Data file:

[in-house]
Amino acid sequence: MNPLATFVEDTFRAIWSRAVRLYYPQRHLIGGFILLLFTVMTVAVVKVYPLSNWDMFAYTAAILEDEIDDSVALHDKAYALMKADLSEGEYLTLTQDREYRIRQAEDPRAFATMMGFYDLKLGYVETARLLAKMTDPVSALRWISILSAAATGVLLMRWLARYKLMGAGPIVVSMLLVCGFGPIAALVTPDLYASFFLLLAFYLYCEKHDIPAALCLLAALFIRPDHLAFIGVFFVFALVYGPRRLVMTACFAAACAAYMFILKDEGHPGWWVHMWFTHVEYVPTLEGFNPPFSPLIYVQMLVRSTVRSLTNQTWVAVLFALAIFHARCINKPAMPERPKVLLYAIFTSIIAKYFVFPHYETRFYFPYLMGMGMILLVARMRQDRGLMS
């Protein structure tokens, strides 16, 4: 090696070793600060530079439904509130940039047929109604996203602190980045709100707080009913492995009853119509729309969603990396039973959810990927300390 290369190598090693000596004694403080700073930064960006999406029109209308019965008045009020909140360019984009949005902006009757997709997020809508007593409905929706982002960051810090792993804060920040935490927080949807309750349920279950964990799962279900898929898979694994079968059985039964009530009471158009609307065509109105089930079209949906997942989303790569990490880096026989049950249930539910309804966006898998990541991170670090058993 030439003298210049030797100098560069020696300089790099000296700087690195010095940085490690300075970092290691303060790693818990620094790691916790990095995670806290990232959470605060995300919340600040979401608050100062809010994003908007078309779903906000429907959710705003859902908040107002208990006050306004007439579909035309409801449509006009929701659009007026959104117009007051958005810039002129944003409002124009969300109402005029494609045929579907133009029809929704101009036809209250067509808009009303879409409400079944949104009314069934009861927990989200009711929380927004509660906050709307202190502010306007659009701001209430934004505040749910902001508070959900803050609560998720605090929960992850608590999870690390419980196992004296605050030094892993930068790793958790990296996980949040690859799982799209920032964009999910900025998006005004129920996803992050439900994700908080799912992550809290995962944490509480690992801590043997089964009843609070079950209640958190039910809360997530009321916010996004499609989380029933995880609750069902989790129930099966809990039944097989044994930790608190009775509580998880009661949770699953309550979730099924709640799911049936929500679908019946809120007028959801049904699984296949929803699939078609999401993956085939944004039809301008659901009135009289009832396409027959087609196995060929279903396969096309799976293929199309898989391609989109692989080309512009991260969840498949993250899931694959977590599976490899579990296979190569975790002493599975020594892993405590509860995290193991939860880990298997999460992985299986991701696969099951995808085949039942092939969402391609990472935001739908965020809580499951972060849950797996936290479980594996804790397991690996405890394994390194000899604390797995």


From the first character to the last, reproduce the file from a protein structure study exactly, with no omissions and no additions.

[in-house]
Amino acid sequence: MNPLATFVEDTFRAIWSRAVRLYYPQRHLIGGFILLLFTVMTVAVVKVYPLSNWDMFAYTAAILEDEIDDSVALHDKAYALMKADLSEGEYLTLTQDREYRIRQAEDPRAFATMMGFYDLKLGYVETARLLAKMTDPVSALRWISILSAAATGVLLMRWLARYKLMGAGPIVVSMLLVCGFGPIAALVTPDLYASFFLLLAFYLYCEKHDIPAALCLLAALFIRPDHLAFIGVFFVFALVYGPRRLVMTACFAAACAAYMFILKDEGHPGWWVHMWFTHVEYVPTLEGFNPPFSPLIYVQMLVRSTVRSLTNQTWVAVLFALAIFHARCINKPAMPERPKVLLYAIFTSIIAKYFVFPHYETRFYFPYLMGMGMILLVARMRQDRGLMS
């Protein structure tokens, strides 16, 4: 090696070793600060530079439904509130940039047929109604996203602190980045709100707080009913492995009853119509729309969603990396039973959810990927300390 290369190598090693000596004694403080700073930064960006999406029109209308019965008045009020909140360019984009949005902006009757997709997020809508007593409905929706982002960051810090792993804060920040935490927080949807309750349920279950964990799962279900898929898979694994079968059985039964009530009471158009609307065509109105089930079209949906997942989303790569990490880096026989049950249930539910309804966006898998990541991170670090058993 030439003298210049030797100098560069020696300089790099000296700087690195010095940085490690300075970092290691303060790693818990620094790691916790990095995670806290990232959470605060995300919340600040979401608050100062809010994003908007078309779903906000429907959710705003859902908040107002208990006050306004007439579909035309409801449509006009929701659009007026959104117009007051958005810039002129944003409002124009969300109402005029494609045929579907133009029809929704101009036809209250067509808009009303879409409400079944949104009314069934009861927990989200009711929380927004509660906050709307202190502010306007659009701001209430934004505040749910902001508070959900803050609560998720605090929960992850608590999870690390419980196992004296605050030094892993930068790793958790990296996980949040690859799982799209920032964009999910900025998006005004129920996803992050439900994700908080799912992550809290995962944490509480690992801590043997089964009843609070079950209640958190039910809360997530009321916010996004499609989380029933995880609750069902989790129930099966809990039944097989044994930790608190009775509580998880009661949770699953309550979730099924709640799911049936929500679908019946809120007028959801049904699984296949929803699939078609999401993956085939944004039809301008659901009135009289009832396409027959087609196995060929279903396969096309799976293929199309898989391609989109692989080309512009991260969840498949993250899931694959977590599976490899579990296979190569975790002493599975020594892993405590509860995290193991939860880990298997999460992985299986991701696969099951995808085949039942092939969402391609990472935001739908965020809580499951972060849950797996936290479980594996804790397991690996405890394994390194000899604390797995």